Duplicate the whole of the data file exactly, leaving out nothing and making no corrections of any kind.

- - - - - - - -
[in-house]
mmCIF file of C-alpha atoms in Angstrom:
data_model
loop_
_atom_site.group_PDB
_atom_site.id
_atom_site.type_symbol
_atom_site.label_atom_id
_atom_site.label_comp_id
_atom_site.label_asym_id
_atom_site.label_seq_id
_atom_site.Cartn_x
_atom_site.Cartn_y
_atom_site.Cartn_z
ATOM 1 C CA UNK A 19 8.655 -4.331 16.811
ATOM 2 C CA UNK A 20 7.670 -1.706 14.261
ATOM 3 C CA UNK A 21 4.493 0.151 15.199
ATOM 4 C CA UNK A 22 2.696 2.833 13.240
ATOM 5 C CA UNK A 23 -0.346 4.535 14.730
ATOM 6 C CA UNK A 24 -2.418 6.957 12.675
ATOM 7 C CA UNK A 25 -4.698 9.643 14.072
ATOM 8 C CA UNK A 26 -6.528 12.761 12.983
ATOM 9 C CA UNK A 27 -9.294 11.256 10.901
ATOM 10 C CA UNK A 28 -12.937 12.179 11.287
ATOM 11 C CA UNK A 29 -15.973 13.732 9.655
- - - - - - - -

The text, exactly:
[in-house]
mmCIF file of C-alpha atoms in Angstrom:
data_model
loop_
_atom_site.group_PDB
_atom_site.id
_atom_site.type_symbol
_atom_site.label_atom_id
_atom_site.label_comp_id
_atom_site.label_asym_id
_atom_site.label_seq_id
_atom_site.Cartn_x
_atom_site.Cartn_y
_atom_site.Cartn_z
ATOM 1 C CA UNK A 19 8.655 -4.331 16.811
ATOM 2 C CA UNK A 20 7.670 -1.706 14.261
ATOM 3 C CA UNK A 21 4.493 0.151 15.199
ATOM 4 C CA UNK A 22 2.696 2.833 13.240
ATOM 5 C CA UNK A 23 -0.346 4.535 14.730
ATOM 6 C CA UNK A 24 -2.418 6.957 12.675
ATOM 7 C CA UNK A 25 -4.698 9.643 14.072
ATOM 8 C CA UNK A 26 -6.528 12.761 12.983
ATOM 9 C CA UNK A 27 -9.294 11.256 10.901
ATOM 10 C CA UNK A 28 -12.937 12.179 11.287
ATOM 11 C CA UNK A 29 -15.973 13.732 9.655